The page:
A Little Hobbit to Hold You Over
I have seen “The Hobbit: An Unexpected Journey” and at the risk of bringing down the wrath of dwarves, elves, orcs and even Gandalf, I have to say that I prefer our own Robert Anglim’s Smashup version, “Wild Hobbits” (below).
“The Hobbit: An Unexpected Journey” is a brilliantly mounted film that from a production standpoint must have been a terribly complicated thing to accomplish. But it seems to be too much — too many stunts, too much wall-to-wall swelling music, too many hangs from the cliffs, etc. I agree with the Hollywood Reporter’s Todd McCarthy who called the film “a bit of a slog.”
And, in the middle of it all is this wonderful actor, Martin Freeman, who barely gets to act. He’s too busy having his life threatened once he and his dwarf pals set off on their journey that they will not complete for two more films.
I expect this first installment and what follows to make billions, and most everyone will love it all. This, of course, makes me feel like Scrooge muttering “Bah, Humbug!”
Many of you, I know, simply can’t wait to see this new film (that covers only the first six chapters in a 19 chapter book) in any version available, be it regulation 24 frames per second, new wave 48fps or even 3D. I saw it in 24fps by choice. I was afraid that in 48fps all the makeup, CGI and sets would give it the feeling of high-end video which is something I don’t go to movies to find but to avoid. Others may disagree.
In any case, to hold you over, MOVIE SMACKDOWN offers “Wild Hobbits,” a video that Smashes up “The Hobbit: An Unexpected Journey” with the late Steve Irwin’s enthusiasm for his job. Crikey, mate, let’s have a look…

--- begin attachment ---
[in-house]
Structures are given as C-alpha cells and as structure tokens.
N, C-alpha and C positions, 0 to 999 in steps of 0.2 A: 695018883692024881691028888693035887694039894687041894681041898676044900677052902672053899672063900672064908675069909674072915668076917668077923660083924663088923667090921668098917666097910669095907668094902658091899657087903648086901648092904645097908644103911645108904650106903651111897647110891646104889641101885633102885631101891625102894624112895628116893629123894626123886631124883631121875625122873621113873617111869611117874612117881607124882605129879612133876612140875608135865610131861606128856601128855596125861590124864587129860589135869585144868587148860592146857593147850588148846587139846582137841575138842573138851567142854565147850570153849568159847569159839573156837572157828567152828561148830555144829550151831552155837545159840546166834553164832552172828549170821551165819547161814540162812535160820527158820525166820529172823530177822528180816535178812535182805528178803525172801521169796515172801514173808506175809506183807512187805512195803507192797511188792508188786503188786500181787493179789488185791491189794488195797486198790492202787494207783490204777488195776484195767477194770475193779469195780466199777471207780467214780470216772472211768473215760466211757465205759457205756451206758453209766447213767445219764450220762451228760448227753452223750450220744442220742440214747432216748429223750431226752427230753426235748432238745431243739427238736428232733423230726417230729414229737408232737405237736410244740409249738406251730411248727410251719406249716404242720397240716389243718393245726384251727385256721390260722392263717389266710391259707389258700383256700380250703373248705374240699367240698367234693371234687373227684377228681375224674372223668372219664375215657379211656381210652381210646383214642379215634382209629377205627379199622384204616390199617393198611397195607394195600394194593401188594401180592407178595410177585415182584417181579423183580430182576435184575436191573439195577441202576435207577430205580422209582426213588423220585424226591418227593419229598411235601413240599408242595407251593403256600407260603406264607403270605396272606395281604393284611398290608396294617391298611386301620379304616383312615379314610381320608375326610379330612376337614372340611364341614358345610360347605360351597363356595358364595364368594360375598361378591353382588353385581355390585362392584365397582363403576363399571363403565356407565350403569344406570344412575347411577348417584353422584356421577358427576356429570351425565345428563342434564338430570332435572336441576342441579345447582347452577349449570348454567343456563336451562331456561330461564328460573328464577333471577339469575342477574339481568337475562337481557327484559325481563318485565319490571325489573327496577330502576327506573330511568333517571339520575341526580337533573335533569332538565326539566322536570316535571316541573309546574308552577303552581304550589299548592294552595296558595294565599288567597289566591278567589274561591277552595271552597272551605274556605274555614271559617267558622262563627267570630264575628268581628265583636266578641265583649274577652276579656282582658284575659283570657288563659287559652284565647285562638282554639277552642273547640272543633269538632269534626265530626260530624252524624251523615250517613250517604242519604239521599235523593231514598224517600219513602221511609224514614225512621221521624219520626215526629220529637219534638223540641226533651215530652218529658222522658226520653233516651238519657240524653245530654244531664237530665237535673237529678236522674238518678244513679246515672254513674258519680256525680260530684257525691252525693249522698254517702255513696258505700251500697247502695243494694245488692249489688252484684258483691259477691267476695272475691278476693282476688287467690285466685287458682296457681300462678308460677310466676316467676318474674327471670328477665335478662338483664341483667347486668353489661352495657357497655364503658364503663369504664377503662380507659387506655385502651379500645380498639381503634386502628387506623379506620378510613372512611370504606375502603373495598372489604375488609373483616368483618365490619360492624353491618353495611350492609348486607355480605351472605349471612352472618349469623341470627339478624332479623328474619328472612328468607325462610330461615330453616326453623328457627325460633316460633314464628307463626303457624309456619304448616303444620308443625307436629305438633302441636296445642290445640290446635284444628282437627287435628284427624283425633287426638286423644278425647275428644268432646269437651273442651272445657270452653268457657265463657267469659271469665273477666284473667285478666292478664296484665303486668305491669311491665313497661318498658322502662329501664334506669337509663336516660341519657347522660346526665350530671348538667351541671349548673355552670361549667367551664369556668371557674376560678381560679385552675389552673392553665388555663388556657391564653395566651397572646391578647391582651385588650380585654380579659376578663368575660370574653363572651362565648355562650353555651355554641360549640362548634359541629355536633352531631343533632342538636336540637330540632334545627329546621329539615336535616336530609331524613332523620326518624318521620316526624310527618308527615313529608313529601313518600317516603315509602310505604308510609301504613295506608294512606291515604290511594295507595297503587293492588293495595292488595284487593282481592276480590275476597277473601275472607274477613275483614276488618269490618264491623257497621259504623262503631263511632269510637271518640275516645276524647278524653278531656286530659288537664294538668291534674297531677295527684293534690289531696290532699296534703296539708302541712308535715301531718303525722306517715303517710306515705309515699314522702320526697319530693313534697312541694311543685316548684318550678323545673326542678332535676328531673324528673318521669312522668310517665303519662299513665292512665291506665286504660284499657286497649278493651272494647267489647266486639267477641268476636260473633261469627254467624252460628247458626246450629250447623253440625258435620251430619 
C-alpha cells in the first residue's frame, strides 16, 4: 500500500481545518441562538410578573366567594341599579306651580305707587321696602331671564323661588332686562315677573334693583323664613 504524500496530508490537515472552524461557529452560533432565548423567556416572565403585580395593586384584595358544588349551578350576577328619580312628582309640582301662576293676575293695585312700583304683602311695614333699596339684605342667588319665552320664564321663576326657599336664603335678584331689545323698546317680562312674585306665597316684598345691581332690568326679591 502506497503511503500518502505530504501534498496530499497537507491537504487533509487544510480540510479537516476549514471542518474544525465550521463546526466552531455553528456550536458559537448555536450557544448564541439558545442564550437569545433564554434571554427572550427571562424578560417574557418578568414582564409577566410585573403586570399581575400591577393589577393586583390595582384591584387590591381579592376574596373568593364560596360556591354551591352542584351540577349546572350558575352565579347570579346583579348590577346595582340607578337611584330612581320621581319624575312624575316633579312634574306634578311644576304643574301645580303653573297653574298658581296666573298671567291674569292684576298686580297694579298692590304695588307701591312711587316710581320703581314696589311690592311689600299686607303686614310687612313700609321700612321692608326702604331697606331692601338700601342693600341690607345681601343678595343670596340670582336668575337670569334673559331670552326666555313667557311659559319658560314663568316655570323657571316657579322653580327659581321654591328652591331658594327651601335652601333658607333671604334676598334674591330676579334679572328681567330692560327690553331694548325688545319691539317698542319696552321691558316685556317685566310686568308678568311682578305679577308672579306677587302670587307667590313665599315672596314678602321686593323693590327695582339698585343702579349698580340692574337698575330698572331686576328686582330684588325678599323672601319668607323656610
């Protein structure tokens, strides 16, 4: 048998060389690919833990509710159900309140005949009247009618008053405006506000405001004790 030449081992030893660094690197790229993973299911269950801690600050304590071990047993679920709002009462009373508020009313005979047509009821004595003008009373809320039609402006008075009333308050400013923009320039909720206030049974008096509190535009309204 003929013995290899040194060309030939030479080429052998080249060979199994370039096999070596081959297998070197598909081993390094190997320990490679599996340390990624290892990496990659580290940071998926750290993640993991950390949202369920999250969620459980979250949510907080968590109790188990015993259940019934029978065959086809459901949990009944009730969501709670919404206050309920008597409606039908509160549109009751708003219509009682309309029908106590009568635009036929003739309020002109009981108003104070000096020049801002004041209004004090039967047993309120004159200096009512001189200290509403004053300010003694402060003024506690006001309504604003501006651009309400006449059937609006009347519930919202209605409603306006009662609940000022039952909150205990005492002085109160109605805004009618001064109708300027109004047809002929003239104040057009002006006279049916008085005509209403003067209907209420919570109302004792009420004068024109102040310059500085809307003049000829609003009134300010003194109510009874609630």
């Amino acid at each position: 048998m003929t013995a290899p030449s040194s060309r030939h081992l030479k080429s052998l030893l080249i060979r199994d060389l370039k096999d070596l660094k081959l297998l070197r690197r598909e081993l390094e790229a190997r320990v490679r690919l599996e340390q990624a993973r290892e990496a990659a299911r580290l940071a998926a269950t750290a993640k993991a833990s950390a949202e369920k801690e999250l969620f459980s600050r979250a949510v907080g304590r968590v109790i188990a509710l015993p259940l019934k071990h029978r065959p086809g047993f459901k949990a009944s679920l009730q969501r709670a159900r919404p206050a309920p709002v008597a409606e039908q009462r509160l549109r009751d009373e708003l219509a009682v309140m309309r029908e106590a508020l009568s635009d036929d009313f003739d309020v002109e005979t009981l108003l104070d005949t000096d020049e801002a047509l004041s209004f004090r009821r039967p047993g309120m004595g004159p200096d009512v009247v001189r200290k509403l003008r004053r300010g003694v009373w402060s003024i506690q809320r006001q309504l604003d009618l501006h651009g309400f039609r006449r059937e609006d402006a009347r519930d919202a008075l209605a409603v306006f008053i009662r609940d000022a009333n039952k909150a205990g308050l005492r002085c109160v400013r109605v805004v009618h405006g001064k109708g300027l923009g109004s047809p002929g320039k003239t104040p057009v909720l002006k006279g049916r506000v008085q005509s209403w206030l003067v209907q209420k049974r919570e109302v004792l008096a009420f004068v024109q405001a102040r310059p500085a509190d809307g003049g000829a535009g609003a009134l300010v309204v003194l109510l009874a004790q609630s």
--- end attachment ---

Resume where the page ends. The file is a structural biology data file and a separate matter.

Watching that video makes me remember how much I miss the great Steve Irwin. Such a positive, caring, sharing attitude about life and his work. A great character.
I hope that if Peter Jackson and his collaborators make any mid-course corrections in their Hobbit trilogy, it will be to give us a little more real character besides having Bilbo man-up, learn some life lessons and get tough enough to deserve a hug at the end.
And, I have to say, I liked the dwarves in “Snow White and the Huntsman” more than I did these guys in “The Hobbit: An Unexpected Journey.” I could actually tell those fairy tale dwarves apart and they looked more real than the new Tolkein ones whether rendered in 24 or 48 frames per second.
None of this is a knock on the titular Hobbit, Martin Freeman. He does a great job with what he’s given. In fact, one of the best things about this year’s Emmy awards was the chance to meet and greet Martin Freeman (above) who was nominated as Dr. John Watson in the BBC version of “Sherlock” who, as we know, also plays Bilbo Baggins in “The Hobbit: An Unexpected Journey.” He’s modest, charming, funny and probably deserves all the fame he’s about to get.